Moreover, experience has taught us that the refusal of government to take controversial practices head on because of the fear that acknowledgement of the activity can be interpreted as giving official blessings has more often led to greater abuse and more problems. The existing organs for money black market is an example of an undesirable outcome of a general policy of non-involvement in anything that could be controversial.
This is not to deny the risk of abuse entirely. Measures to counter possible abuse can only be effective if the possibility is honestly recognised and anticipated in a guarded and timely fashion. The following discussion of possible objections to the kidneys for life proposal begins on this note and leads to some suggested safeguards to enable a programme of implementation that is cognisant of the rights and welfare of prisoners.
ESCAPING JUST PUNISHMENT
One objection to the kidneys for life proposal holds that it involves an unjustified conjunction of the implementation of justice with a desire to benefit a person with health problems. The point is that these are two distinct concerns that are independently important.
Considerations of justice dictate that a convicted offender should be put in prison for various kinds of offence. The law provides for that kind of punishment. Thus, a convicted prisoner would most likely have been tried and sentenced in accordance with procedures and legal norms that are reflective of the will of society. The imprisonment has nothing to do with the fact that a convict’s kidney could provide a dying person with a new lease of life.
The desire to donate an organ is founded on a beneficial motive relating to a renal patient who probably does not have anything to do with the victim of the prisoner’s crime. Thus, there are two different relationships that provide distinct frameworks for the two concerns. To mix these things up is to distort the system of justice and erect a barrier to its implementation. To allow a convicted criminal to get away with a lighter sentence is to perpetrate an injustice on the victims of a crime.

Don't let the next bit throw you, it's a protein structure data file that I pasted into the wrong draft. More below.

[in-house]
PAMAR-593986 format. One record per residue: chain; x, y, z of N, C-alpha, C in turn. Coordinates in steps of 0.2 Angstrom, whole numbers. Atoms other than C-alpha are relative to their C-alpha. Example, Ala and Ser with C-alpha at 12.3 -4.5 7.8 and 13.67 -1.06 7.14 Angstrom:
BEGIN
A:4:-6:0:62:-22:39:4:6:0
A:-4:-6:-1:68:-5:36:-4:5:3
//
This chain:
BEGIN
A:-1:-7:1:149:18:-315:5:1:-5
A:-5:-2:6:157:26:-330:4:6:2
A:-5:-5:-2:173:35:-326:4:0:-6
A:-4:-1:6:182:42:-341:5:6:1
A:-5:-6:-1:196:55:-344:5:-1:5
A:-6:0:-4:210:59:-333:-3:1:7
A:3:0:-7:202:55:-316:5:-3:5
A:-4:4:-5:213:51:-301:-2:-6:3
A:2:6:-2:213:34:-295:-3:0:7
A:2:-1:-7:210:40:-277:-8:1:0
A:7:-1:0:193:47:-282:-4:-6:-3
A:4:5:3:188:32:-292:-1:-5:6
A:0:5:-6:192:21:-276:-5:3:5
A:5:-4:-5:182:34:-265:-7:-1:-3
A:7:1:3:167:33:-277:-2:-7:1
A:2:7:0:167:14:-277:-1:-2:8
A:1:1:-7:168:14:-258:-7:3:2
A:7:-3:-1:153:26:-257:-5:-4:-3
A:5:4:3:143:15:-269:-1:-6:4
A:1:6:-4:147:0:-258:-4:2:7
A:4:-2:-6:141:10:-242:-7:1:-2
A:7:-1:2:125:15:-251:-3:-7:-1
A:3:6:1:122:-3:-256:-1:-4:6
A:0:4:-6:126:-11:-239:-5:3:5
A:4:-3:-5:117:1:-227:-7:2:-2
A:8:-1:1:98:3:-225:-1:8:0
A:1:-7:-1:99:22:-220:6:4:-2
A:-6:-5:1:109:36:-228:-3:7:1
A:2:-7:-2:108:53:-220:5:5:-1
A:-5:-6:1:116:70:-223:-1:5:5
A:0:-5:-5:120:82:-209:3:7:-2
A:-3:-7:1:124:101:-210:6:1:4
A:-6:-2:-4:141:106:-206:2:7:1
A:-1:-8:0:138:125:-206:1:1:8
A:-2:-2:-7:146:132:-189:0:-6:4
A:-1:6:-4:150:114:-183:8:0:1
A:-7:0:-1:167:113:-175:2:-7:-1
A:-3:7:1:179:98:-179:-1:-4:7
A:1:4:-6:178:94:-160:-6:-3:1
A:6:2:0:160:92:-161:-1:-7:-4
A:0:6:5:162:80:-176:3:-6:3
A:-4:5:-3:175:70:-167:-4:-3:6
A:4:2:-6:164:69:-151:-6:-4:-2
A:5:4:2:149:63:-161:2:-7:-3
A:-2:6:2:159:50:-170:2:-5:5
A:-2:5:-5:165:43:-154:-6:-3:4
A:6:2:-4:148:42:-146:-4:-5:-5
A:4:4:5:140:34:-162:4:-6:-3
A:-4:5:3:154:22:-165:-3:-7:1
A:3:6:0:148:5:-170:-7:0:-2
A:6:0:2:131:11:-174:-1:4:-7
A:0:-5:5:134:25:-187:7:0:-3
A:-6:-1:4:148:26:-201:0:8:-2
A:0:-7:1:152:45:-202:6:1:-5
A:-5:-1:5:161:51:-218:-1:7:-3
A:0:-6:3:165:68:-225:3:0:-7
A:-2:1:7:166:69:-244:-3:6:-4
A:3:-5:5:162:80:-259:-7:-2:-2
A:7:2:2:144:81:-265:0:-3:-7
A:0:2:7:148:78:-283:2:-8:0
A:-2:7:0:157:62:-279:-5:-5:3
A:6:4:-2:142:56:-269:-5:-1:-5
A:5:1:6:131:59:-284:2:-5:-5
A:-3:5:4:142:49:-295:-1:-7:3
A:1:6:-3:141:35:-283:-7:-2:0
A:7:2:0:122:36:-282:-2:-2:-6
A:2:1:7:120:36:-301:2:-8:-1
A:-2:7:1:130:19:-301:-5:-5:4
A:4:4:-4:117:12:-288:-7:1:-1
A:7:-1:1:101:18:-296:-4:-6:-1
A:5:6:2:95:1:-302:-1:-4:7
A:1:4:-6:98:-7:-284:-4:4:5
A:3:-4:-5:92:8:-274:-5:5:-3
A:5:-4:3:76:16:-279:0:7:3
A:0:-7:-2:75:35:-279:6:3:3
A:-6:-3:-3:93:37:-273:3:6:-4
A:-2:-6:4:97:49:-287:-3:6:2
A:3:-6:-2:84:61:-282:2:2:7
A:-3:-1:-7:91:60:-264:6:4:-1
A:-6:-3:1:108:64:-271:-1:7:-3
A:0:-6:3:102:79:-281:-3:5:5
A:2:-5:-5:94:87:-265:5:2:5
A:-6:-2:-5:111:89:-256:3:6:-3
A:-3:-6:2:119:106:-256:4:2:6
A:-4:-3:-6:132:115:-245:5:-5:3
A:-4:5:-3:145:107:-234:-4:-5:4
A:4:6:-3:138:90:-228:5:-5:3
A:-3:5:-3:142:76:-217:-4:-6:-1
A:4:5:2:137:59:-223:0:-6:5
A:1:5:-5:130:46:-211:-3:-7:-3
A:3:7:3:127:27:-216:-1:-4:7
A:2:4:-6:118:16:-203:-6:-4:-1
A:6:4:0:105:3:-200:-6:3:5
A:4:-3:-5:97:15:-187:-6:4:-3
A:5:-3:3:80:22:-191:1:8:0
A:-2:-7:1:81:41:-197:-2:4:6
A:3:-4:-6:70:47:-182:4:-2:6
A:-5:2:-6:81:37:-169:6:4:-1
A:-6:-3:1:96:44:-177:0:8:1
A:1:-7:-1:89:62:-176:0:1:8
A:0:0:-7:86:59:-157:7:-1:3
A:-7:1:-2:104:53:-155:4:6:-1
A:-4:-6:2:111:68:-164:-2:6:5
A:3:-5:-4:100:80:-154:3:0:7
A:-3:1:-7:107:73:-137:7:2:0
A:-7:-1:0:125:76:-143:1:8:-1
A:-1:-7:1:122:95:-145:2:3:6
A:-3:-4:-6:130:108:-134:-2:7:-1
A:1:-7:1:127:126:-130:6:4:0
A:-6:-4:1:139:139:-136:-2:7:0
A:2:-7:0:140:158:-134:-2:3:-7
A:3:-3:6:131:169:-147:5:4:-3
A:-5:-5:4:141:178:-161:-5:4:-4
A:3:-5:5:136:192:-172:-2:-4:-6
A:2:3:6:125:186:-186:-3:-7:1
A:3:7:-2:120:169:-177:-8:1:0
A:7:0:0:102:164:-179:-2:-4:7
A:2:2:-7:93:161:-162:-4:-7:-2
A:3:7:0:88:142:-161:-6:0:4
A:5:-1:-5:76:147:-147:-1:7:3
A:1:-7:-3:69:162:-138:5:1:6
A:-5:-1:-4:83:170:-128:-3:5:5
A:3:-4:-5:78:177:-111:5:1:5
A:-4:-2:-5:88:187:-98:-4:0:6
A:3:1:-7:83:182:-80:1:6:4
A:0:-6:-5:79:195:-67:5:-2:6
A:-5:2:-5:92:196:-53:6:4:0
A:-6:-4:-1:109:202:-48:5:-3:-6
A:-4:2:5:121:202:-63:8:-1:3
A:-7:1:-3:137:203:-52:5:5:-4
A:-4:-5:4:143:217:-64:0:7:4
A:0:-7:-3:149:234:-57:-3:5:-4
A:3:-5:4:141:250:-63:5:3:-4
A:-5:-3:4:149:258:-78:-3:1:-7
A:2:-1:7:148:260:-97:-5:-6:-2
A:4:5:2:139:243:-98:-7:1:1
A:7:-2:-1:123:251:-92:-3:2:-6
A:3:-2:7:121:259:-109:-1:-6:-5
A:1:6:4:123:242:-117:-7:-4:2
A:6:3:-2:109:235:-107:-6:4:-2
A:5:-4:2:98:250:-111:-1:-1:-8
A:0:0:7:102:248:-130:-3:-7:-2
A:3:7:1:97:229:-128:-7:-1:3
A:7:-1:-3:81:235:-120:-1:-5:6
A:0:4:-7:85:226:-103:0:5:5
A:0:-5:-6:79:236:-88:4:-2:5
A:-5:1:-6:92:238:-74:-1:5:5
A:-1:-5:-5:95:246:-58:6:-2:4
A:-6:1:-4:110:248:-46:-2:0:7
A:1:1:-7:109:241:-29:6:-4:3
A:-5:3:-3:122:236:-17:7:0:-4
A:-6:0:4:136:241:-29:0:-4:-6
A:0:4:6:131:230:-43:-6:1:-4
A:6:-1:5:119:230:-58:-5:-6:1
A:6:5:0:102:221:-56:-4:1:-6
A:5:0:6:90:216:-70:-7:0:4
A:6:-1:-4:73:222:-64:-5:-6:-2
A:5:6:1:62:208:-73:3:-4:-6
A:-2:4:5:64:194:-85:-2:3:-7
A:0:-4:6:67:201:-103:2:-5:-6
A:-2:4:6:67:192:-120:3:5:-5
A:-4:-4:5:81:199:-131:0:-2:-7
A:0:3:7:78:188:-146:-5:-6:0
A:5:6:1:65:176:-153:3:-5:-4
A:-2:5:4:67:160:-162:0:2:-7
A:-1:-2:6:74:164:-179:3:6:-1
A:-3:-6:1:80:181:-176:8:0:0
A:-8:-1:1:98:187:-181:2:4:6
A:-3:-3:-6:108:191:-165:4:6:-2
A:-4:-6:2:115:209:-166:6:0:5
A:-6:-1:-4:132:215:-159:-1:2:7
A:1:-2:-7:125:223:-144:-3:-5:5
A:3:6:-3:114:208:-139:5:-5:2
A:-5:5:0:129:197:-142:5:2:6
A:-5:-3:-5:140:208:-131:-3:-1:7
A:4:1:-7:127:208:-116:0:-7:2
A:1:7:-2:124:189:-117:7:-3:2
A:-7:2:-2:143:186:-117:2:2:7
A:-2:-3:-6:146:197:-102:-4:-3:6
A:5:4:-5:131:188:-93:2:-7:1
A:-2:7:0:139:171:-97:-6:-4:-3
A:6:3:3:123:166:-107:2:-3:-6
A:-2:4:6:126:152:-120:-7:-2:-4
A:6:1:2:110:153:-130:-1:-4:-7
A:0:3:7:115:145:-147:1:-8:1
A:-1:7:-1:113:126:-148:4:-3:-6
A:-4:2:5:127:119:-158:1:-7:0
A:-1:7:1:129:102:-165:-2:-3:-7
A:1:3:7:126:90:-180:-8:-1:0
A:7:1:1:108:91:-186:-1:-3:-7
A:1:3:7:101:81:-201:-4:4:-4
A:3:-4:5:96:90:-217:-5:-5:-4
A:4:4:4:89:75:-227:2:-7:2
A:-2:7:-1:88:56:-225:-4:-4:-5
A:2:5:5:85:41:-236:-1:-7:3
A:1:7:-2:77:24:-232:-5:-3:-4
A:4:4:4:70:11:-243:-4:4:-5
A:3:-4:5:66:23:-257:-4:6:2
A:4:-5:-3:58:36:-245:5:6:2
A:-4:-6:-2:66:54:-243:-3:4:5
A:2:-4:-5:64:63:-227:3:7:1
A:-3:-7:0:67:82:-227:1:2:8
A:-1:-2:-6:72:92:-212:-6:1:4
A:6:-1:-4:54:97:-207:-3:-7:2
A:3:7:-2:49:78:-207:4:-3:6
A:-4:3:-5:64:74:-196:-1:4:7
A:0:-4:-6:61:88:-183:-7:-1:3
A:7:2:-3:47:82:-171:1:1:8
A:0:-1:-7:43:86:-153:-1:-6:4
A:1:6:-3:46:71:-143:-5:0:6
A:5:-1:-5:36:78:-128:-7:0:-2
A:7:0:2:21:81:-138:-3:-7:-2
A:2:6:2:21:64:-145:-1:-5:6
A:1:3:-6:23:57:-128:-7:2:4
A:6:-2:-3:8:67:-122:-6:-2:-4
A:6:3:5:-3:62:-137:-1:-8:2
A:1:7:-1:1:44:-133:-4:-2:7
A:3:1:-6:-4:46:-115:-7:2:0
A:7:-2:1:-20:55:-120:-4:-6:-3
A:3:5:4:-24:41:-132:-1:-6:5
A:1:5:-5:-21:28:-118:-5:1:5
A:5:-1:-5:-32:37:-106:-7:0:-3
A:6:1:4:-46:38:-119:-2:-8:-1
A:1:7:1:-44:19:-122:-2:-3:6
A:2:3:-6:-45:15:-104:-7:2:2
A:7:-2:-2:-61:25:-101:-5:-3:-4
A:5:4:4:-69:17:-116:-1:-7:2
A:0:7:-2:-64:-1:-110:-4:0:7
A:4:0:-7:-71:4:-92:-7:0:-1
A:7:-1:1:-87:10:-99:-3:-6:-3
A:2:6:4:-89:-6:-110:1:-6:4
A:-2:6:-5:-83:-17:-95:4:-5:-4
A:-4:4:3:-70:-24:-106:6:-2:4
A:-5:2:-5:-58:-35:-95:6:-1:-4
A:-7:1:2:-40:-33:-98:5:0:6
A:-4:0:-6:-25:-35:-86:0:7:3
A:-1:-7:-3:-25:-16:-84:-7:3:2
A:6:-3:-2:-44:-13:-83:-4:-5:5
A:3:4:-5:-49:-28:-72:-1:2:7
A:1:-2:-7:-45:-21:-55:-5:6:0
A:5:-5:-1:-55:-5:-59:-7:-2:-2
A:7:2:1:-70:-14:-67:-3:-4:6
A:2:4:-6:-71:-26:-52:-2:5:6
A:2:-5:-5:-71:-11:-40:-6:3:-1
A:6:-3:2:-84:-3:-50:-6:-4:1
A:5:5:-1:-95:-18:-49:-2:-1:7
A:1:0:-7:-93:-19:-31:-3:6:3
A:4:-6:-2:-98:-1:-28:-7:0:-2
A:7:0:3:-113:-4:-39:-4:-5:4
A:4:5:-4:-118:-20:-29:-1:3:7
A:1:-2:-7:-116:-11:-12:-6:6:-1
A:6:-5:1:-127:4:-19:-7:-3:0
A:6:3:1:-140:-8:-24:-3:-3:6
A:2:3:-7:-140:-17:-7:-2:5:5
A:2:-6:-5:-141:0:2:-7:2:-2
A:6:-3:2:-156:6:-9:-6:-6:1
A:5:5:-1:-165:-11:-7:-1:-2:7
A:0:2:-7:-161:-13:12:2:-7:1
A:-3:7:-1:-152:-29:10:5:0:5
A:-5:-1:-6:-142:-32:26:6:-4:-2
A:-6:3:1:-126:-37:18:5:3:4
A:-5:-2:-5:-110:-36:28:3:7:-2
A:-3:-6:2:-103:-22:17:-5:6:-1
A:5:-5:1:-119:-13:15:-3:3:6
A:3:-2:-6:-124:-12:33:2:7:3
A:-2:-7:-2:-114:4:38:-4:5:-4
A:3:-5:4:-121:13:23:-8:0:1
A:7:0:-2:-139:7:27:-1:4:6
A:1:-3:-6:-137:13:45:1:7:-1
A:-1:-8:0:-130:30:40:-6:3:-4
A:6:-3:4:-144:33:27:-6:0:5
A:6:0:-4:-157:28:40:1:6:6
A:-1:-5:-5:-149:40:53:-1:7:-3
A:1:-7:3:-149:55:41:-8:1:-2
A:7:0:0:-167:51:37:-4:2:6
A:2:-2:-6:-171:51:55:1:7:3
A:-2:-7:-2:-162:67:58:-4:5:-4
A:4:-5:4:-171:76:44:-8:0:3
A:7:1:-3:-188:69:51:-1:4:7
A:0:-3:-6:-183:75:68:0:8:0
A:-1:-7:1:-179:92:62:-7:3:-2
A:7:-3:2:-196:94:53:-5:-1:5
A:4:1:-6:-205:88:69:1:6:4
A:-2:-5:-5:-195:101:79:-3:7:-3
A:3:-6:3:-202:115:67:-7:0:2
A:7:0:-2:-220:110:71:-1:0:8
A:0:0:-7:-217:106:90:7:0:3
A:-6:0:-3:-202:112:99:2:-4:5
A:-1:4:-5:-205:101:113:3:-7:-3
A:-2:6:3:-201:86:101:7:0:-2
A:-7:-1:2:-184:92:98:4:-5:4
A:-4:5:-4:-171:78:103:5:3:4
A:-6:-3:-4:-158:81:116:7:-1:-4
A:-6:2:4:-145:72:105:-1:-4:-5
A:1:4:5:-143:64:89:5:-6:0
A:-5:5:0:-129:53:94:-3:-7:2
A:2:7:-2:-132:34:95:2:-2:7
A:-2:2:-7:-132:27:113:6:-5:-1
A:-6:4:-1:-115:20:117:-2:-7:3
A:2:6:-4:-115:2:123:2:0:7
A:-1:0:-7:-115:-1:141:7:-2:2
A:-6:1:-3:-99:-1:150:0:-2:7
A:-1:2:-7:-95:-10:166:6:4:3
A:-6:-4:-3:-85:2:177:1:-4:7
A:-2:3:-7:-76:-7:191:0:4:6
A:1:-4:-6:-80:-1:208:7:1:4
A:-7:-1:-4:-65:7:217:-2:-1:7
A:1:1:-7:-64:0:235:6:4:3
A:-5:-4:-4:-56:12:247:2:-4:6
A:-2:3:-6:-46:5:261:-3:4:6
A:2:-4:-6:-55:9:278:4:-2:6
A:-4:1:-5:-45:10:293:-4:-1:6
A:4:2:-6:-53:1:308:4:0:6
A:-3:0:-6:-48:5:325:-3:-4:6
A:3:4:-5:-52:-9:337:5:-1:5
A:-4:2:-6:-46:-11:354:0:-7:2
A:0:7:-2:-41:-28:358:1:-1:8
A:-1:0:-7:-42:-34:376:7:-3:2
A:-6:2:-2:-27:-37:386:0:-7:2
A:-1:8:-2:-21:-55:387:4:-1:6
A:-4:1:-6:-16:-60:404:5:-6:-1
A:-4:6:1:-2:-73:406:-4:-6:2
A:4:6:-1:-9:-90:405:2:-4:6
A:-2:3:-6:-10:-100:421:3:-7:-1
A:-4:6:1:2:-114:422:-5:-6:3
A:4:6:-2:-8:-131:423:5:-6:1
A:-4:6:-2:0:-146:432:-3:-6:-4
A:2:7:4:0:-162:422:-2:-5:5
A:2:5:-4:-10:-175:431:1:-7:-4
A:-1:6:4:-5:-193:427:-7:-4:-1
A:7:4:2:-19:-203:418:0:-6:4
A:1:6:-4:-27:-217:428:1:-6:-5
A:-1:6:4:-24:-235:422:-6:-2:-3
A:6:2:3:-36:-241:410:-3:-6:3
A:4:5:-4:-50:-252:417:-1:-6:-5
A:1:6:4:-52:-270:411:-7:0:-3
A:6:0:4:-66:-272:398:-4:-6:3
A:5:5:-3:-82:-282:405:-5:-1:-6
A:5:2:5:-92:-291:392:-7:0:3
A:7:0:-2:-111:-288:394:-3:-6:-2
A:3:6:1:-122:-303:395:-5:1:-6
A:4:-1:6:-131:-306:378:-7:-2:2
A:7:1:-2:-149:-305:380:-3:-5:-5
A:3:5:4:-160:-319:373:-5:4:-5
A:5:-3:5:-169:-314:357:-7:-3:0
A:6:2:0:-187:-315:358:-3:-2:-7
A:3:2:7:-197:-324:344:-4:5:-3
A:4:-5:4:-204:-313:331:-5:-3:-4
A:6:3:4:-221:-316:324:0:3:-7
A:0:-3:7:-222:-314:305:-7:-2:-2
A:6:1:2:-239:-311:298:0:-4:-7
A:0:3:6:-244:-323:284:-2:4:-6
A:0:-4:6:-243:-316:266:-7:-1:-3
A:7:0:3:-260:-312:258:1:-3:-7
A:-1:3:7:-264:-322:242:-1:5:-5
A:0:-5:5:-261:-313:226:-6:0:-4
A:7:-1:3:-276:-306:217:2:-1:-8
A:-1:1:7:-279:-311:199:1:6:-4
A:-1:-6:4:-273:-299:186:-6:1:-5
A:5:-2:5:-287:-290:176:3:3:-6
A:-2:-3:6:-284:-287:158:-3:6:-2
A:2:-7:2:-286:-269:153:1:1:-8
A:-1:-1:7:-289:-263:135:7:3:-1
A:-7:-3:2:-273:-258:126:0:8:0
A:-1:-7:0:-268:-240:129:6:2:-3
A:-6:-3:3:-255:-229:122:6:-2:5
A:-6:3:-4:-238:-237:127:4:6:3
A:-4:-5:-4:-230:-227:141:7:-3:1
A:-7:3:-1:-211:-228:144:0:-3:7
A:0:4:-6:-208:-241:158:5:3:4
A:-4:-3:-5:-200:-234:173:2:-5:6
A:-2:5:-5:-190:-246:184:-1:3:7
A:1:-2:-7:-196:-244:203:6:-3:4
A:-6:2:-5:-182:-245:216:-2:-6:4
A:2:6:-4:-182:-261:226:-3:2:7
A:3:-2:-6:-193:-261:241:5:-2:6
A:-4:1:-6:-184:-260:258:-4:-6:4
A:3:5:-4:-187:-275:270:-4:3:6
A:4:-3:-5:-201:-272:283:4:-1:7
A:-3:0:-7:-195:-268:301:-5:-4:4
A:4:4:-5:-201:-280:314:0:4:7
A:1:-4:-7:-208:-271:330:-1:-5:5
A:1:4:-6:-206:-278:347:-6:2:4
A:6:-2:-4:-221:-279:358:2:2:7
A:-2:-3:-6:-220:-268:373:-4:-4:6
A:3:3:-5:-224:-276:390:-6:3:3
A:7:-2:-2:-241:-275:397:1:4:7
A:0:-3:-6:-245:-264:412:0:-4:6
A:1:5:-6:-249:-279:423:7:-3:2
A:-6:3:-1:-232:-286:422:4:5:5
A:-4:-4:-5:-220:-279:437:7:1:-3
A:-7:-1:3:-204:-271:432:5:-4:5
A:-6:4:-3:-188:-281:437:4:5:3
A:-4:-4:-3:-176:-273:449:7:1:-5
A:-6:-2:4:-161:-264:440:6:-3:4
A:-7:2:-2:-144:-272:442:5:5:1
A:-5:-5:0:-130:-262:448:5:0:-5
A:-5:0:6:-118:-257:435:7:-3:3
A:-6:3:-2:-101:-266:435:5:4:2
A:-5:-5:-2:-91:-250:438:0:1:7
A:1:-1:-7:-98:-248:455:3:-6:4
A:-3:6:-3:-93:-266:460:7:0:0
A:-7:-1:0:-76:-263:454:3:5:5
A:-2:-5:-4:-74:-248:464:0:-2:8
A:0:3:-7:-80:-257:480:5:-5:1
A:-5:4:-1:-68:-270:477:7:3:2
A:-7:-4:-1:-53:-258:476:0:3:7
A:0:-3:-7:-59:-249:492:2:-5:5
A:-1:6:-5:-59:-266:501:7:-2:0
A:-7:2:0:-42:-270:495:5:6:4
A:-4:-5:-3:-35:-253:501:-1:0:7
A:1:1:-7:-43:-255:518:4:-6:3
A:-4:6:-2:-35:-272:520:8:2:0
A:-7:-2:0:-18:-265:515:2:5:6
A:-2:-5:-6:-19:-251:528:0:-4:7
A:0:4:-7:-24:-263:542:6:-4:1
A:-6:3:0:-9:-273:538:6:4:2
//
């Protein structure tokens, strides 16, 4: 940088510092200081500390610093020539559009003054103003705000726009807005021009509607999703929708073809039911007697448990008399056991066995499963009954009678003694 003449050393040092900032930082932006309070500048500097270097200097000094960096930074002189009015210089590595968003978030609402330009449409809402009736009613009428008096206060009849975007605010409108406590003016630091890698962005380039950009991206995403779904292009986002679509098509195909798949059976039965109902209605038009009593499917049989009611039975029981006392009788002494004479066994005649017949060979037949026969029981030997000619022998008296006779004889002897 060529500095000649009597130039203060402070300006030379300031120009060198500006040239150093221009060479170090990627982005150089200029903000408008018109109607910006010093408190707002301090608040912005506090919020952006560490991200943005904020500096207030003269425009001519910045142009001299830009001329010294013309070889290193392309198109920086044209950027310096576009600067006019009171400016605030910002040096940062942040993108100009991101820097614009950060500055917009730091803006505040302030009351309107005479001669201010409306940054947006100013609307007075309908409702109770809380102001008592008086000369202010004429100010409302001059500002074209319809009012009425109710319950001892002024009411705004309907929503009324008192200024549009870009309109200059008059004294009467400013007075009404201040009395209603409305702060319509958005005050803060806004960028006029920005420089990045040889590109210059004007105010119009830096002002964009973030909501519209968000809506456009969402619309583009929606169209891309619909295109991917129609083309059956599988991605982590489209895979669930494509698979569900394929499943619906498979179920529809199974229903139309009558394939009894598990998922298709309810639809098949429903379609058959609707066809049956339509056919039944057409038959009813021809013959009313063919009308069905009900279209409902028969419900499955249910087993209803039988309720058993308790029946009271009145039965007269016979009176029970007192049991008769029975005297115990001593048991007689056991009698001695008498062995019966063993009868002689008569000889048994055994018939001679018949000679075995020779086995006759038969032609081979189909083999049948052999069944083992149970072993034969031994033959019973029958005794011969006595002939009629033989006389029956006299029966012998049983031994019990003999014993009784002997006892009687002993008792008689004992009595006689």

The reply to this objection is that kidneys for life fits into the mould of an already existing system for commuting sentences and granting pardon or parole. Under systems that are in place in many countries including the Philippines, convicts may be granted freedom or a commutation of sentence on the basis of “good conduct”. The pertinent rules are part of the law and are integrated into the public understanding of retributive justice, even if good conduct while in prison is not related to the crime for which a convicted offender is being punished. This mechanism has long been accepted. It has not been seen as a way of escaping justice but rather, as an integral part of it and as a legitimate tool for its effective administration.
DETERMINING A PRISONER’S REAL MOTIVATION
If kidneys for life were to be regarded as a way of recognising a criminal’s atonement for a crime, there would have to be a fairly effective method of ascertaining a prisoner’s real motivation for offering a transplantable organ. Among other things, the authorities would be aided greatly by the knowledge that a convict:
Is truly making the offer as a way of repairing a broken bond with society,
Is truly a reformed person (or one who is likely to be reformed after—or as a result of—the donation, or
Is going to be more of an asset than a liability to society.
These are questions that are difficult to settle either at a conceptual or practical level. In reply, it will suffice merely to point out that these are the same problems that government officials already have to deal with when they deliberate on applications for pardon or parole. For sure, they have not found it to be an easy task. The difficulties have not, however, prevented them from acting on applications from prisoners every year. The same difficulties should not prevent them from successfully facing the challenge as regards kidneys for life.
MOST PRISONERS ARE POOR AND UNEDUCATED
Most prisoners are poor and uneducated to begin with. These conditions are partly responsible for their having committed crimes. Hence, prisoners cannot be expected to make responsible decisions that reasonably take their true interests into account.
Although this is perhaps true for many (even most) prisoners, it should not prevent the few who are differently situated from being permitted to express their faith or societal commitment in a manner that they see fit. It would be wrong to exclude educated, informed, and deliberative individuals from an activity that is compatible with the terms of the punishment that is being imposed on them.